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24 Cards in this Set

  • Front
  • Back
Depth Zones in the Ocean

Sublittoral, Bathyal, Abysmal, Hadal, Trenches
Deep Sea physical environment

Deep sea is the largest habitat. Temperature, very cold. Warmer in Mediterranean and red sea + hydrothermal vents with higher temperatures. Pressure is extremely high. Light is dark

Completely inhabitable to us.

Food availability
Nutrient Poor. Dependent on outside energy sources. Falling debris, fecal pellets, carasses

Bone eating worms. Close relative to hydrothermal vents

Little or no seasonal variation in temperature. Infrequent disturbances - bioturbation, benthic storms, whale falls
Deep Sea Expeditions

First. - HMS Lightning and HMS Porcupine

Dredged 4km around Britain

Challenger expedition - circumnavigated the earth and dredged upto 5.5 km depth

1960s development of modern equipment and submersibles

Deep Sea Biodiversity
Difficult to sample. Most diverse is mid deep level not the lowest for benthic invertebrates. Patchy distribution of species - richness can vary substantially. Low latitudes are more rich in species
Low Latitude Biodiversity

Many species have evolutionized to lost swim bladder and eyes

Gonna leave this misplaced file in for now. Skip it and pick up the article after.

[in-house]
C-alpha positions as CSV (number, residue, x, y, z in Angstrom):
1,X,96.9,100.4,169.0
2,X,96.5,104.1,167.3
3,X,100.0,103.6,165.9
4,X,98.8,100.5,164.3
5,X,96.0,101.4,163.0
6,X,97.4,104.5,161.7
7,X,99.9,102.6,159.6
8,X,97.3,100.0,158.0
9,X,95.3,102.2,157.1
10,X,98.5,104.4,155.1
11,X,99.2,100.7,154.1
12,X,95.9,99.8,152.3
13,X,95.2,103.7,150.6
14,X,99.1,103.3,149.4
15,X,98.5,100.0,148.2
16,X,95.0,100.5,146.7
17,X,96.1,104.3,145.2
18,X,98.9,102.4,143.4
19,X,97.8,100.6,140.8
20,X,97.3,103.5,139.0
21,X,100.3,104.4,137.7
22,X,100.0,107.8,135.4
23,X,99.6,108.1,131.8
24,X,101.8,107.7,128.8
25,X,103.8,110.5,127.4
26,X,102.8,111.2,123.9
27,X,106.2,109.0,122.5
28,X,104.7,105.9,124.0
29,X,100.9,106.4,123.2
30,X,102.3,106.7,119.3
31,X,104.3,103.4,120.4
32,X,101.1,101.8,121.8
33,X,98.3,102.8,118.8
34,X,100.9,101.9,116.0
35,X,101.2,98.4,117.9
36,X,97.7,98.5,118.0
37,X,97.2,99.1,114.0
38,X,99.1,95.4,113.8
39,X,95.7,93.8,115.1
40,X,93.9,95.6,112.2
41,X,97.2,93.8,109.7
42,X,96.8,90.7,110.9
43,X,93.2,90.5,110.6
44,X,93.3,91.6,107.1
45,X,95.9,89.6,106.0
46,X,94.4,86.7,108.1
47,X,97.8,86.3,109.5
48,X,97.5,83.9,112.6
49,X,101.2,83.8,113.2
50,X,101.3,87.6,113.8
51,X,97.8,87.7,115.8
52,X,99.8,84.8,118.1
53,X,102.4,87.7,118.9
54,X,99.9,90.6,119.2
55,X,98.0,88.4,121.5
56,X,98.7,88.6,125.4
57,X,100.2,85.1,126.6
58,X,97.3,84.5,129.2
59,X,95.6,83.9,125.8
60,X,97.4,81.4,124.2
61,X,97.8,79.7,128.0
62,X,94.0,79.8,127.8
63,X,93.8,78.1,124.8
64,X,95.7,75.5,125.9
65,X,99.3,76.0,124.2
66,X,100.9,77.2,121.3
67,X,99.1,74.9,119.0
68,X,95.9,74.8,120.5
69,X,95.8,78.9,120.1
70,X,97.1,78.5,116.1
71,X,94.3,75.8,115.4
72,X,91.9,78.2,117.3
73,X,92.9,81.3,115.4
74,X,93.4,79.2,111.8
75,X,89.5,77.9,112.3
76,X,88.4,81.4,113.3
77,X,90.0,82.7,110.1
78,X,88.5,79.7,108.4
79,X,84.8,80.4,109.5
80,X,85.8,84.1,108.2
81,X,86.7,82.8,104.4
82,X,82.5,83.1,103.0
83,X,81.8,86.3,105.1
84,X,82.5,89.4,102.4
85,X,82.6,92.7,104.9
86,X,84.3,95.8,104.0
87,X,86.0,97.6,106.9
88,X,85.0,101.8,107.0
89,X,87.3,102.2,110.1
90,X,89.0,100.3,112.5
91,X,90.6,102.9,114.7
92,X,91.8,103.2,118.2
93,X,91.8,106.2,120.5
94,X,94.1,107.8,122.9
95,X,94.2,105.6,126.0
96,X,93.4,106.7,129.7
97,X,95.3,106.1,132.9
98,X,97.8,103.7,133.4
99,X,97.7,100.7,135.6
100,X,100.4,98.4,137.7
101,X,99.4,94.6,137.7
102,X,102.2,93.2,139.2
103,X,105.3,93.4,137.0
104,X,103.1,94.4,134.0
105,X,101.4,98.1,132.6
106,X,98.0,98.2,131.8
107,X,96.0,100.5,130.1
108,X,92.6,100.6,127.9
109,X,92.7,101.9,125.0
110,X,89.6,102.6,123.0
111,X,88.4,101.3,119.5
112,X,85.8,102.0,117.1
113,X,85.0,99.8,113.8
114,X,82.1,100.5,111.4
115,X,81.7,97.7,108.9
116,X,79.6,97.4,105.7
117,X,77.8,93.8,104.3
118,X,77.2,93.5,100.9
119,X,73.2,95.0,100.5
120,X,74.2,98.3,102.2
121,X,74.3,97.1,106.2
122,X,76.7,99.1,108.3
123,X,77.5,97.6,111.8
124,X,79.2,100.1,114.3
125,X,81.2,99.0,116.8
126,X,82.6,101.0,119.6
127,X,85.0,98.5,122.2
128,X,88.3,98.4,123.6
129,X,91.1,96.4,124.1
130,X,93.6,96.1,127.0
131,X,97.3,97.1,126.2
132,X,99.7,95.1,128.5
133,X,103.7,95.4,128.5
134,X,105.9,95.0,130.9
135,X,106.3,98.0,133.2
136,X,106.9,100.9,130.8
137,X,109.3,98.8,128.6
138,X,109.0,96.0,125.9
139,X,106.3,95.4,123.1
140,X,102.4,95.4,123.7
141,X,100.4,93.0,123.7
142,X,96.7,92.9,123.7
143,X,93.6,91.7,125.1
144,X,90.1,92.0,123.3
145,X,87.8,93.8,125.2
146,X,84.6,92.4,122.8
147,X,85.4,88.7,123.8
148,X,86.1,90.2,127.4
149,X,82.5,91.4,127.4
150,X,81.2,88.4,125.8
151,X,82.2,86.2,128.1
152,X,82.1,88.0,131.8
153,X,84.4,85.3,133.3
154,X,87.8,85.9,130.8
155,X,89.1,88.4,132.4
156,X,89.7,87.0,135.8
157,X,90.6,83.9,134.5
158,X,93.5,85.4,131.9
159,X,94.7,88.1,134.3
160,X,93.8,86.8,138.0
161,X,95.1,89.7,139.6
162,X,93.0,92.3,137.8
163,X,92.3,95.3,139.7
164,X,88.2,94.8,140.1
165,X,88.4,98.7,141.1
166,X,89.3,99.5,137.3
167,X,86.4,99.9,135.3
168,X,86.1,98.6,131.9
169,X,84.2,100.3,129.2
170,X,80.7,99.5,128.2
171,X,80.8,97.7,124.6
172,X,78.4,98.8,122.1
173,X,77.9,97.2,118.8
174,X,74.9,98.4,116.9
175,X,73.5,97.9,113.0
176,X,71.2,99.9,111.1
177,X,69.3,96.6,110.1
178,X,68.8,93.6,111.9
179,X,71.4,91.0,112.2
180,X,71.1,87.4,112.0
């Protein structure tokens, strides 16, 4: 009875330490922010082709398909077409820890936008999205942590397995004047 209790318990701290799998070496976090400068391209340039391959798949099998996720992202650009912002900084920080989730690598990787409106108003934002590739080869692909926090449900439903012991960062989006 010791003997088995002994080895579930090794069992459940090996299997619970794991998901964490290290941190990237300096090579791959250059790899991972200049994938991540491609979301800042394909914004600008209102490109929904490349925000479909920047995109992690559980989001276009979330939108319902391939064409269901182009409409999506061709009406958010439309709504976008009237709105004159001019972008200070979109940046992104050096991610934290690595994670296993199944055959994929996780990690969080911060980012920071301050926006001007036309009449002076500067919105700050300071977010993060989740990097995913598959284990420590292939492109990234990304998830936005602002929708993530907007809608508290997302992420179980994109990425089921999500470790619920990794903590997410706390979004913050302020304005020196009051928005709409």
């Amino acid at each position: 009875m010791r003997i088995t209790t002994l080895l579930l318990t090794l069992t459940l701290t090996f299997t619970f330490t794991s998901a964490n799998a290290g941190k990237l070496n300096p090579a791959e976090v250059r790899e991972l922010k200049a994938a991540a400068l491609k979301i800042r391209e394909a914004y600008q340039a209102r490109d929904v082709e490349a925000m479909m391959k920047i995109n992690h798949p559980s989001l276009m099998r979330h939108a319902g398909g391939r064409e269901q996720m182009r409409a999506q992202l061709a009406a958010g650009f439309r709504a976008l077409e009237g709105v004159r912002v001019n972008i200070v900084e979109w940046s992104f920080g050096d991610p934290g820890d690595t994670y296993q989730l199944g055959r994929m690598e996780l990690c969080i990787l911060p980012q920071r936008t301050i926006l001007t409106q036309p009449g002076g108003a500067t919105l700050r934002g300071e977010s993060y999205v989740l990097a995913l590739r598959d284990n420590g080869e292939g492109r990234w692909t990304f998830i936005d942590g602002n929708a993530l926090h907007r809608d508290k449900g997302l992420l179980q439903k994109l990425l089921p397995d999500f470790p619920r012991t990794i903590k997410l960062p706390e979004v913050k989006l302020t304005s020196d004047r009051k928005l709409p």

Echinoderms, arthropods, mollusks, fishes

Large moving or seaside7.2km depth

Lost swim bladders and negatively buoyant


Smaller than megafauna, very high diversity

Polychaetes, small crustaceans, mollusks


Smaller than 1mm, very diverse but still poorly known

Nematodes, copepods, ostracods, flatworms

Deep sea diversity causes hypothesis

1. Stability-time hypothesis

2. Biological Disturbances

3. Patchy food resources

4. Large Area

5. Source sink hypothesis

Stability Time Hypothesis

Constant environment causes stable biological interactions and specialization

Biological Disturbances

Predation by megafauna reduces competition among macrofauna, coexistence, Macrofauna in turn crops meiofauna
Patchy food resources

Food falls are generally patchy and can support high species diversity

Large Area

Large are should be able to support many species
Source sink hypothesis
Abundance goes up as you go deeper down. The deeper areas are sustained by the up top areas
Vent Fauna

Large variety of organisms on the vent: giant mussels bivalve, tubeworms, crab and other crustaceans


Different vent sites differ in fauna compositions

Vent Fauna Feeding

Basic energy source - chemautotrophic bacteria receive energy by oxidizing reduced suphur and other compounds. Microbial production on some vents 2-3 times

Macrofauna have evolved symbiotic relationships with bacteria.

Cold Seeps

Area were hydrocarbon, methane, hydrogen sulphide, and other fluids seep out of the ocean floor. Common in gulf of Mexico. A concern is that when the ocean is getting warmer, then these will melt and methane will be released into the ocean

Anthropogenic Impacts on the Deep Sea

Disposal, Exploitation, Ocean Acidification/Climate Change


Sewage, Chemicals, CO2

Mining, Fossil Fuels

Warming temp, acidification, hypoxia